Now take your fingertips off the ground and reach your arms forward with your palms facing each other. Gently draw the inner borders of your shoulder blades toward your spine to create stability and awareness in your upper back. If your lower back rounds or your chest drops when you lift your fingers away from the floor, simply bring them back to the floor.
Keeping your inner thighs strongly engaged requires constant attention because the intensity in the front of your thighs will tend to preoccupy your mind. Squeeze the block enough that you feel the inner thighs tire at the same rate as your abdominals. After 5 to 6 breaths, remove the block and lower your feet to the floor. Repeat 2 to 3 times.
Forearm Plank Pose
Why This Works: Forearm Plank is more challenging for the abs and hip flexors than Plank Pose because of pure physics. Your upper body is closer to the floor in Forearm Plank, which changes the distribution of your weight and forces you to work harder to support yourself. Squeezing the block between the thighs engages your legs, which helps keep your pelvis and lower back aligned.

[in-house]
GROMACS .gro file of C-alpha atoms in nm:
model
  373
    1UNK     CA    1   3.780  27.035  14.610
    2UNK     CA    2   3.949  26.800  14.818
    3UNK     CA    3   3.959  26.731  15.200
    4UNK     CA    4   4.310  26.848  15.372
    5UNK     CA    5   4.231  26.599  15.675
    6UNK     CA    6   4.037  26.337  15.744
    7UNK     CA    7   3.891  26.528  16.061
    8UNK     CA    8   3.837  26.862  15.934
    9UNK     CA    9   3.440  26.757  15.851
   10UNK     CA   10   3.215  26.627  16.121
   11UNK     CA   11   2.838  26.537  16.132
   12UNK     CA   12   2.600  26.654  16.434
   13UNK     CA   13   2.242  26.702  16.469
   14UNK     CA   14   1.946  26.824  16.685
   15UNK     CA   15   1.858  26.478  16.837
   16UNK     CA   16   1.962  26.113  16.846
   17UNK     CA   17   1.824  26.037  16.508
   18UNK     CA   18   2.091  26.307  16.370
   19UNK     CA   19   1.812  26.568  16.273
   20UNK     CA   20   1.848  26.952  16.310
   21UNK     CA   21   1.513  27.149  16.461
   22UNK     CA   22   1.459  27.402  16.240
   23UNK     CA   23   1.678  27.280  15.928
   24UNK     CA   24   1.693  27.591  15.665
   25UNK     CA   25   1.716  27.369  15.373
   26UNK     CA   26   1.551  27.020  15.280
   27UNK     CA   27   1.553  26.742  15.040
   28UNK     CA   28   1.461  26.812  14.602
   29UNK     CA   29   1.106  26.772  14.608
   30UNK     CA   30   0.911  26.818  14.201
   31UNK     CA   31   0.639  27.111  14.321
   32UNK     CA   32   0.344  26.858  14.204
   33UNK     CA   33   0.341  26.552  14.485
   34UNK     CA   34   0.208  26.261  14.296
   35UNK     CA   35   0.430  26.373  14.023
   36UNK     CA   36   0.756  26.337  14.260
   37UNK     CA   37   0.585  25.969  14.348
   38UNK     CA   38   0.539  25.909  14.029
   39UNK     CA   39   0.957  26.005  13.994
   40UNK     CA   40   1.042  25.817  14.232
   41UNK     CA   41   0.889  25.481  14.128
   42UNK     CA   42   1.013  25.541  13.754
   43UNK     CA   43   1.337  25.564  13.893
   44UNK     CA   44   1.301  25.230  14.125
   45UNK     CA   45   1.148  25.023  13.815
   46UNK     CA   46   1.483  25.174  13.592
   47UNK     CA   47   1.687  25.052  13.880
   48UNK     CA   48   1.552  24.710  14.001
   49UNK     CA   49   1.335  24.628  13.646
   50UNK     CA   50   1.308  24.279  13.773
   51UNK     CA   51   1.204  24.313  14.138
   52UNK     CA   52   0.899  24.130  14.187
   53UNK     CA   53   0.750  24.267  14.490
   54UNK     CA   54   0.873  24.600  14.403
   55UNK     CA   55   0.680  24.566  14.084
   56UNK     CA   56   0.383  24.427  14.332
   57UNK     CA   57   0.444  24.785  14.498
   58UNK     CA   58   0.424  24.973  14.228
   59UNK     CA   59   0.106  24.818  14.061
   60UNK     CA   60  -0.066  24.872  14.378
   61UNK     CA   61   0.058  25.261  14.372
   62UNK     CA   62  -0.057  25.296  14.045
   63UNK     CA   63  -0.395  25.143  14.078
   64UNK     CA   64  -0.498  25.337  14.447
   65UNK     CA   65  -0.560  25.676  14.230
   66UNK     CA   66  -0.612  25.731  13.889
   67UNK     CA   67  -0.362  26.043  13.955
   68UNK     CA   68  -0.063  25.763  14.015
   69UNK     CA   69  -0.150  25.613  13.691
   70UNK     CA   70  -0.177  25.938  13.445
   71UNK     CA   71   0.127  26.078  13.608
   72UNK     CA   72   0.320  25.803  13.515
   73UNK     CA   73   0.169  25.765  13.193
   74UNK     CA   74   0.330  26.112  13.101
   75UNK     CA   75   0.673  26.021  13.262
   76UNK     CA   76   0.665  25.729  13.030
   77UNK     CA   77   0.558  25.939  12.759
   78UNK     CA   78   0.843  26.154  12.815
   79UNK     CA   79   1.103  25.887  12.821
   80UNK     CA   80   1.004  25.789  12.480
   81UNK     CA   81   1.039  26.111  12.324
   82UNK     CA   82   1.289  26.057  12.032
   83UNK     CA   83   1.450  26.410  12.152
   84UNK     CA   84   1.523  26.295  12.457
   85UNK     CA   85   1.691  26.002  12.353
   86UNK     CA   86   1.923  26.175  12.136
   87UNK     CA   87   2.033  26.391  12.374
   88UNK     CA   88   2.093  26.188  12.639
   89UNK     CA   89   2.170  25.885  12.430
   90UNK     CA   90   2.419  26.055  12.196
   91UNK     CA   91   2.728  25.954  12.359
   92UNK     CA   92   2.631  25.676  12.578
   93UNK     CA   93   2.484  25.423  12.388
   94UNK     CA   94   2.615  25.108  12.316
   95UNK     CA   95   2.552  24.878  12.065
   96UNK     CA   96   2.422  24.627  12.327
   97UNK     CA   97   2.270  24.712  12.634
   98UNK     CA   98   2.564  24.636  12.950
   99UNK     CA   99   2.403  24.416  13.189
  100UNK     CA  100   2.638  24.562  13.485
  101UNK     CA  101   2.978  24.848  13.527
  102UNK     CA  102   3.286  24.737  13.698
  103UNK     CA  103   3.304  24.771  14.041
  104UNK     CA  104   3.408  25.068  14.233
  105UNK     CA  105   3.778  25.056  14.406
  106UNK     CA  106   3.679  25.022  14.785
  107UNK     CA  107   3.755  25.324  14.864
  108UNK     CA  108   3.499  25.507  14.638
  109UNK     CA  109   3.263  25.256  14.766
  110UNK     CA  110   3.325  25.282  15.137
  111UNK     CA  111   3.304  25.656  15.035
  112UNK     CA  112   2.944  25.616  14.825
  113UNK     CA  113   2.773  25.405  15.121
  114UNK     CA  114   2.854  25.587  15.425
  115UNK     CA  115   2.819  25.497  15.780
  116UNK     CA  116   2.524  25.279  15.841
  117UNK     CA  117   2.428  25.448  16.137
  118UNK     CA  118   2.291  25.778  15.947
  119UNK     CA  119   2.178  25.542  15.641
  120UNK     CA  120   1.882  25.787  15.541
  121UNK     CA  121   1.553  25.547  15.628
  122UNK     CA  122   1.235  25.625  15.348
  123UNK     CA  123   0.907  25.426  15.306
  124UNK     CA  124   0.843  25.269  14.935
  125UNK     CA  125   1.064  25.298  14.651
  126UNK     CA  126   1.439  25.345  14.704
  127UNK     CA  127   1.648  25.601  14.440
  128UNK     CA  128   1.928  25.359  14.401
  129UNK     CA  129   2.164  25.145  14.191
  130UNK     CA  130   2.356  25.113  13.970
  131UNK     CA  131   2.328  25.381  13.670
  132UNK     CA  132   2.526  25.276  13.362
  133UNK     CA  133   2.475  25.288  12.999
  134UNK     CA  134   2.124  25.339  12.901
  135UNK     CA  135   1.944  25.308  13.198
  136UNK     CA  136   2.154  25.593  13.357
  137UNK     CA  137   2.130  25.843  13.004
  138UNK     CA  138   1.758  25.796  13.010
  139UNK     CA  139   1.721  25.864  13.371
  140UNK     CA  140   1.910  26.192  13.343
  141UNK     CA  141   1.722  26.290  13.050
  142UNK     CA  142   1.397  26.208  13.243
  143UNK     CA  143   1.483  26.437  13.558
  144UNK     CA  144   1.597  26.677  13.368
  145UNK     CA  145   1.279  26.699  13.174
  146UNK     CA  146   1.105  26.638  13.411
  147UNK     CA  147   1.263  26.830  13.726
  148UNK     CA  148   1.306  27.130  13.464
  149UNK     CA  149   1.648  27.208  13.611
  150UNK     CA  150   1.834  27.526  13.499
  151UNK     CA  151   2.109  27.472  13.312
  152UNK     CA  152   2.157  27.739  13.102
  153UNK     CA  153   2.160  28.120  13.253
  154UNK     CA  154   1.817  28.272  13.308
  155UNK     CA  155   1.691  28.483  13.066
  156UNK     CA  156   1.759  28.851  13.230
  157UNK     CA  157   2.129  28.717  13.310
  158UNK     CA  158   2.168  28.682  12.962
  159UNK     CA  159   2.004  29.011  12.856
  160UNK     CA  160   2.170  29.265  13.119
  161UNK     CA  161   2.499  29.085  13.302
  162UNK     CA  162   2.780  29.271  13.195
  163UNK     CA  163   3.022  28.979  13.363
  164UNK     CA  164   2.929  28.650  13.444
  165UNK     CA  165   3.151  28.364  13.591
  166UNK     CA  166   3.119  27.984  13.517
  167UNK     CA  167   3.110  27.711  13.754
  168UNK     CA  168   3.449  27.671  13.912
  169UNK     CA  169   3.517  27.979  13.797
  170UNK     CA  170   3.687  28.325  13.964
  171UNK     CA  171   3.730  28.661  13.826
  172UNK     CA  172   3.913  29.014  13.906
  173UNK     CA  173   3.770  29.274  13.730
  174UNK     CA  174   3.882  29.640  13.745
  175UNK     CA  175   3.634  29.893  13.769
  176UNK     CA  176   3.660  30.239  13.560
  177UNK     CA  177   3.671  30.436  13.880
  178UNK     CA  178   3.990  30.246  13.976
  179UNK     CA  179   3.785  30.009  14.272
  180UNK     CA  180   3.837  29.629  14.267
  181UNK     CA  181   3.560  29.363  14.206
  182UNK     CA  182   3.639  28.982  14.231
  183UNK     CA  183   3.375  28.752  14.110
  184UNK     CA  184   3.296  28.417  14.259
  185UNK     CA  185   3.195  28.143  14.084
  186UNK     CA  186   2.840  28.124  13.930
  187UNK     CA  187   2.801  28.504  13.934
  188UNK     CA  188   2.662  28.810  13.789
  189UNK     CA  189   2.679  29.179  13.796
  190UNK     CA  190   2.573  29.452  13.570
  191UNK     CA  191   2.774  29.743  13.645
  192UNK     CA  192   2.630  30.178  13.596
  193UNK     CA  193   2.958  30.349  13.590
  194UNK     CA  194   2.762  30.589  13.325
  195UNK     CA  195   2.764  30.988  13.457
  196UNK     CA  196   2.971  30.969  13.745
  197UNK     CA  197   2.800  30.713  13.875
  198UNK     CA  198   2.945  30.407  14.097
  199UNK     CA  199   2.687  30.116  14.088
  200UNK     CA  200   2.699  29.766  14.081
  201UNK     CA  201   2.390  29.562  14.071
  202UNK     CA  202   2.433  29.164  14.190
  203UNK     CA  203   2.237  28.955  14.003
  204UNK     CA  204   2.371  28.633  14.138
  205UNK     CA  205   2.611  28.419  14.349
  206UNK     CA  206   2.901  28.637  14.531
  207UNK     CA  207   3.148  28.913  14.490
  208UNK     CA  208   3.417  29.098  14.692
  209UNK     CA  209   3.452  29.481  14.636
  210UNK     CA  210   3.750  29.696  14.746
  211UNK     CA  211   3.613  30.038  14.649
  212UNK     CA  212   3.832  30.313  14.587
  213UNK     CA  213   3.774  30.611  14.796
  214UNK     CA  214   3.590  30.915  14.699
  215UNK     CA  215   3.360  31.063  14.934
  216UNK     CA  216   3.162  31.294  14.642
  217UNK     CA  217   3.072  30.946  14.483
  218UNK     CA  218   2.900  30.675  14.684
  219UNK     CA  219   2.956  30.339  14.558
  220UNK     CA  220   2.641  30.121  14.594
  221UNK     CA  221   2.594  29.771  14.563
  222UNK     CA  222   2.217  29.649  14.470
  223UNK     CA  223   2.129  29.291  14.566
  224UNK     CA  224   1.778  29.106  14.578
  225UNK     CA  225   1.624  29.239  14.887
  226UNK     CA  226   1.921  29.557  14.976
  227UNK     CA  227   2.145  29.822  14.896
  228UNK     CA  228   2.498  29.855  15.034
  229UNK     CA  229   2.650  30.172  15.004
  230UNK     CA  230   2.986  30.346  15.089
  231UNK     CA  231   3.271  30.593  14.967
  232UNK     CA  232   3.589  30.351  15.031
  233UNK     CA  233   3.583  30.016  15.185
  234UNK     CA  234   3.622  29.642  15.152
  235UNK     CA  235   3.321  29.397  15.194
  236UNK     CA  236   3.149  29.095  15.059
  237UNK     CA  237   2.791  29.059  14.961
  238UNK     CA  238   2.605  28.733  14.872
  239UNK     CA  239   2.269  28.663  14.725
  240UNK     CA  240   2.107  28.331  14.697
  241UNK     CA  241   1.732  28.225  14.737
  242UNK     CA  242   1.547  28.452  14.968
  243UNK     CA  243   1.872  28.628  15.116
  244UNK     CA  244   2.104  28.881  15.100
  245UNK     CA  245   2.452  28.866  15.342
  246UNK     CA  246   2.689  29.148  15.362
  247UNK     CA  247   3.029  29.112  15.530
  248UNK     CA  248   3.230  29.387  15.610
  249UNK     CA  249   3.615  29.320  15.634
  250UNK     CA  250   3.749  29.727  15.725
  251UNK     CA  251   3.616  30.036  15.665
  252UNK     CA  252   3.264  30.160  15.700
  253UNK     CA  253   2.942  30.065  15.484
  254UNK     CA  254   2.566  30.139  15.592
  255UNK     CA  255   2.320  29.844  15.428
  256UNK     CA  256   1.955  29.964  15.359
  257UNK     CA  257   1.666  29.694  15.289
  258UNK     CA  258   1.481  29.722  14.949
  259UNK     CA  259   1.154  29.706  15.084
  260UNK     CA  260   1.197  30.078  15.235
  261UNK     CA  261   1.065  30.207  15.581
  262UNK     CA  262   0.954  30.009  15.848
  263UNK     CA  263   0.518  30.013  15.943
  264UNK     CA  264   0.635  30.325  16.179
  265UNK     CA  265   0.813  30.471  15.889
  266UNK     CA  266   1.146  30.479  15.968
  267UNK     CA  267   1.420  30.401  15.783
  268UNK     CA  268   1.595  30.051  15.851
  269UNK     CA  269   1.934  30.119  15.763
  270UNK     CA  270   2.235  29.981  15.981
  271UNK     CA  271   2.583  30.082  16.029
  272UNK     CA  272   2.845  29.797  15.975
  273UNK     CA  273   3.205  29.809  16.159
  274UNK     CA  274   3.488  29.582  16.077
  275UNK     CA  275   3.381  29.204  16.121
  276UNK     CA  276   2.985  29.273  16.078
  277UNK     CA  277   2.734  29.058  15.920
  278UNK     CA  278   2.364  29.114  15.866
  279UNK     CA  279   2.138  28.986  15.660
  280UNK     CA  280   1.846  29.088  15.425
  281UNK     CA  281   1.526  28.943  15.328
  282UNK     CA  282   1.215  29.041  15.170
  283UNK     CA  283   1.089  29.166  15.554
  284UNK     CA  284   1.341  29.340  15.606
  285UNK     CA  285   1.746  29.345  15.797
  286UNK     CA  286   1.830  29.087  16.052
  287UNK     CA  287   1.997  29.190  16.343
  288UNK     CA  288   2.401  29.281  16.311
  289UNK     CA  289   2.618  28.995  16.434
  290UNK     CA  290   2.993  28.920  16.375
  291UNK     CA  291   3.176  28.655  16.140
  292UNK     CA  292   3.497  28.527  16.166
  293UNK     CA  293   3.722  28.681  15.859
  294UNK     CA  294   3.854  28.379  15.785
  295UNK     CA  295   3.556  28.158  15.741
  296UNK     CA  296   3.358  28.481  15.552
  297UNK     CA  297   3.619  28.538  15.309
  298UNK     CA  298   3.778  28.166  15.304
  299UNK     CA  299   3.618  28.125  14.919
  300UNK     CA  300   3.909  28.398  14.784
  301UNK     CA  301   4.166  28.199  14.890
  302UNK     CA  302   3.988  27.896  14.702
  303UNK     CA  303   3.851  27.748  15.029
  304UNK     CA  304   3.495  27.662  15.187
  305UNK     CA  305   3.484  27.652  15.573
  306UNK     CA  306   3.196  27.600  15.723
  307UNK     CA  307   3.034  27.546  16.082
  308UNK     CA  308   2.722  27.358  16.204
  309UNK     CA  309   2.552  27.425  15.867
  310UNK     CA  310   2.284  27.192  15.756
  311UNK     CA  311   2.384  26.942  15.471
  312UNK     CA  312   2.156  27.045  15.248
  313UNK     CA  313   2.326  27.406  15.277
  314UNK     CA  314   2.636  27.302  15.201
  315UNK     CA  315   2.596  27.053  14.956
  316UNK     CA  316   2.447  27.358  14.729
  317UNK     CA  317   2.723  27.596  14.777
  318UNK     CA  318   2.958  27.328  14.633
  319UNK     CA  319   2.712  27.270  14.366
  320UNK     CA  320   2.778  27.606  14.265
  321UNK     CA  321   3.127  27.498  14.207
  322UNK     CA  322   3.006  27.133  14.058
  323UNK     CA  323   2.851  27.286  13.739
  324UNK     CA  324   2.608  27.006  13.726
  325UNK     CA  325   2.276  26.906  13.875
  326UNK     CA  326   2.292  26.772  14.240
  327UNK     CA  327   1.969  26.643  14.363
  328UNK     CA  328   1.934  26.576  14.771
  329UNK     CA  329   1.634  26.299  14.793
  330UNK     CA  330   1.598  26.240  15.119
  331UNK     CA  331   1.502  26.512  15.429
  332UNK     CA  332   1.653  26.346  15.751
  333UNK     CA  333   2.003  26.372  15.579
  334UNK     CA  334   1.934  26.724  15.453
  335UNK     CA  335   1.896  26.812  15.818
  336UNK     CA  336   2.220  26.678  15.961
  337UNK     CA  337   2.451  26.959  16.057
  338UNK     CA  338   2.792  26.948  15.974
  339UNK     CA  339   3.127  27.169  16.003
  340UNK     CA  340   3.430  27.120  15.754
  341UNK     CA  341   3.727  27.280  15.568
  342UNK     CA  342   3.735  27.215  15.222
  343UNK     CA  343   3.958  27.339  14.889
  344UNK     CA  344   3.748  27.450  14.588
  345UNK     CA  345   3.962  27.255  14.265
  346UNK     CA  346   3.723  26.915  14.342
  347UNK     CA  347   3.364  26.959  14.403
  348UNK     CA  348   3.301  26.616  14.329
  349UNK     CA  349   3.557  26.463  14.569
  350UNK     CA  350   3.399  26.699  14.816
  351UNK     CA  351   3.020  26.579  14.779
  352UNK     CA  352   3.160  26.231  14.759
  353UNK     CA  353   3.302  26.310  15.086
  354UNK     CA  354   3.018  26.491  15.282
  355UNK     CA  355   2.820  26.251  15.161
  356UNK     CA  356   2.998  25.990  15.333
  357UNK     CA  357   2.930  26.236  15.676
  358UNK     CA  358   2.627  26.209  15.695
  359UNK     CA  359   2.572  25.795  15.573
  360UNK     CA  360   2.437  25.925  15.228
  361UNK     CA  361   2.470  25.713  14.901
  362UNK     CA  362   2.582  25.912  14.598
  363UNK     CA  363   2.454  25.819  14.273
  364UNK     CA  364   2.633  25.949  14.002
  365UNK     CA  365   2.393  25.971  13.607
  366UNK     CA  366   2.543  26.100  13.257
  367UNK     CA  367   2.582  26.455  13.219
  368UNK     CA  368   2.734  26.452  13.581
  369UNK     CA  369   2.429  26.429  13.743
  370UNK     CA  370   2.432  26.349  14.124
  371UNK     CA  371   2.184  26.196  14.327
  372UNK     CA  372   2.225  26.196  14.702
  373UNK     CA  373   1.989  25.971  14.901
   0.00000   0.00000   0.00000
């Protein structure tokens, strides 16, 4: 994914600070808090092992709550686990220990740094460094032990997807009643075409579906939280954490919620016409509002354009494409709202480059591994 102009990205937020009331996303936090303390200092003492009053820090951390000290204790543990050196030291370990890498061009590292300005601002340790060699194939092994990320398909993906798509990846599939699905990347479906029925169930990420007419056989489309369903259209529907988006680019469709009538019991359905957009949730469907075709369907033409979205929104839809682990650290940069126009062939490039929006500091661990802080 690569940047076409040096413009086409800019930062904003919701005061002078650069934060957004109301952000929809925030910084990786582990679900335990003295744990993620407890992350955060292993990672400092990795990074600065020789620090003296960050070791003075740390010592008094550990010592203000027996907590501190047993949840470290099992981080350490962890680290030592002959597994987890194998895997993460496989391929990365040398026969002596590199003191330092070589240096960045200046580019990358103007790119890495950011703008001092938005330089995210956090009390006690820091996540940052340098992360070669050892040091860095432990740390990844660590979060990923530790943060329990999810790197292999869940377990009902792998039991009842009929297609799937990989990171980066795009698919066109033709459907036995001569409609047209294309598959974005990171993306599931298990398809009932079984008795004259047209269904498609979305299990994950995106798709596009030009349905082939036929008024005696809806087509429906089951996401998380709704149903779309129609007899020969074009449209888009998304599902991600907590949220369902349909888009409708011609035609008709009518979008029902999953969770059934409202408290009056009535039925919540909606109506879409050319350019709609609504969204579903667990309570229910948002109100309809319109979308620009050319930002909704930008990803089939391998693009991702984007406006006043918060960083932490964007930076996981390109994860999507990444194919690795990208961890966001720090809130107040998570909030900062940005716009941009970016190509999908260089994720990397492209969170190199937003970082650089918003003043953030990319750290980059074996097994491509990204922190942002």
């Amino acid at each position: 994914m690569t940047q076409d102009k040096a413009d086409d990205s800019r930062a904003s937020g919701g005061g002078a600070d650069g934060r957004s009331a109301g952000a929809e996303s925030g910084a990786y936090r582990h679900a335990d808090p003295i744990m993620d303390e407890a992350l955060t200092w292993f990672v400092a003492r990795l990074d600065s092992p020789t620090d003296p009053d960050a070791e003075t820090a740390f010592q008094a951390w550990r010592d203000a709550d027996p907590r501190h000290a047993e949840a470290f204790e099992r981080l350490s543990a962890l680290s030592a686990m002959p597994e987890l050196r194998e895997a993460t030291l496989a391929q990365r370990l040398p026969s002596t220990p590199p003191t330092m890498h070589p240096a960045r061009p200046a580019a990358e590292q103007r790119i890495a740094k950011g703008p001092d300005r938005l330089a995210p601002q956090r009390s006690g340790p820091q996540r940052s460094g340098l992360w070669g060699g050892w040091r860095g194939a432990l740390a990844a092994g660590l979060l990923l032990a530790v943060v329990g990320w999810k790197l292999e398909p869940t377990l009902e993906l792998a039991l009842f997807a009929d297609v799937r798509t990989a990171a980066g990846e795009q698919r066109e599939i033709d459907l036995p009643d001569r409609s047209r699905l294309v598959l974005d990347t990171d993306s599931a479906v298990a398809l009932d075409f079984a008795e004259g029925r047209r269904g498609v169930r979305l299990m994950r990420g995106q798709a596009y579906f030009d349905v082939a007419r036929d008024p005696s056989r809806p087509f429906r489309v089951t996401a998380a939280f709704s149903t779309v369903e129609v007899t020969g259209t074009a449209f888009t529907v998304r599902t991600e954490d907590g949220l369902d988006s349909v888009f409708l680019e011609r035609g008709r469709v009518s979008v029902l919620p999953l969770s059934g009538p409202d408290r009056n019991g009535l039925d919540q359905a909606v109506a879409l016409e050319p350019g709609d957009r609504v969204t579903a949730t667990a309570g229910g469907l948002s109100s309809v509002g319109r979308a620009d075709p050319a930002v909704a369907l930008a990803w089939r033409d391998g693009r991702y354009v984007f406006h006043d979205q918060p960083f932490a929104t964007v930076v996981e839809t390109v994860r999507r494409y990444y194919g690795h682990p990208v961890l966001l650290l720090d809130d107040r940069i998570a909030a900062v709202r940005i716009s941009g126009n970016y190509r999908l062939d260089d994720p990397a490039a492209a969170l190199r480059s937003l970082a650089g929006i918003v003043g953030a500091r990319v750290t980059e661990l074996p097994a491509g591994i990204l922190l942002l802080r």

How to: To prepare for Forearm Plank, come onto all fours. Place a block between your thighs and squeeze it. Bring your elbows to the ground. See that your shoulders are directly above your elbows and your upper arms are vertical. Align your forearms so that they’re parallel to each other, with palms facing down.
Lift your knees and straighten your legs. Step your feet back until your legs, pelvis, torso, and head are all in the same horizontal plane. Root firmly into the floor with your forearms, lift the back of the heart, and broaden your shoulder blades. Fire up your core by pulling your hip points toward your navel as you lengthen your tailbone toward your heels, and engage your abdominal muscles. Support these actions by squeezing the block.
It’s important to be vigilant and troubleshoot this pose. Notice if you lift your hips too high, roll the front rim of your pelvis toward the floor, or overarch your lower back. (If you can’t tell, you can always ask a friend to look at you or snap a quick photo.) Beware of dropping your head lower than your shoulders. All of these “don’ts” crop up as your body’s way of compensating for a lack of core strength. They also prohibit you from getting the full benefit of the pose. To do a pose successfully rather than just survive it, keep your attention on the key actions of the posture.
After 5 to 6 breaths, slowly lower your knees to the floor, remove the block, and rest in Balasana (Child’s Pose), savoring a job well done. Repeat 2 to 3 times.
Jason Crandell teaches alignment-based vinyasa yoga workshops and teacher trainings around the world.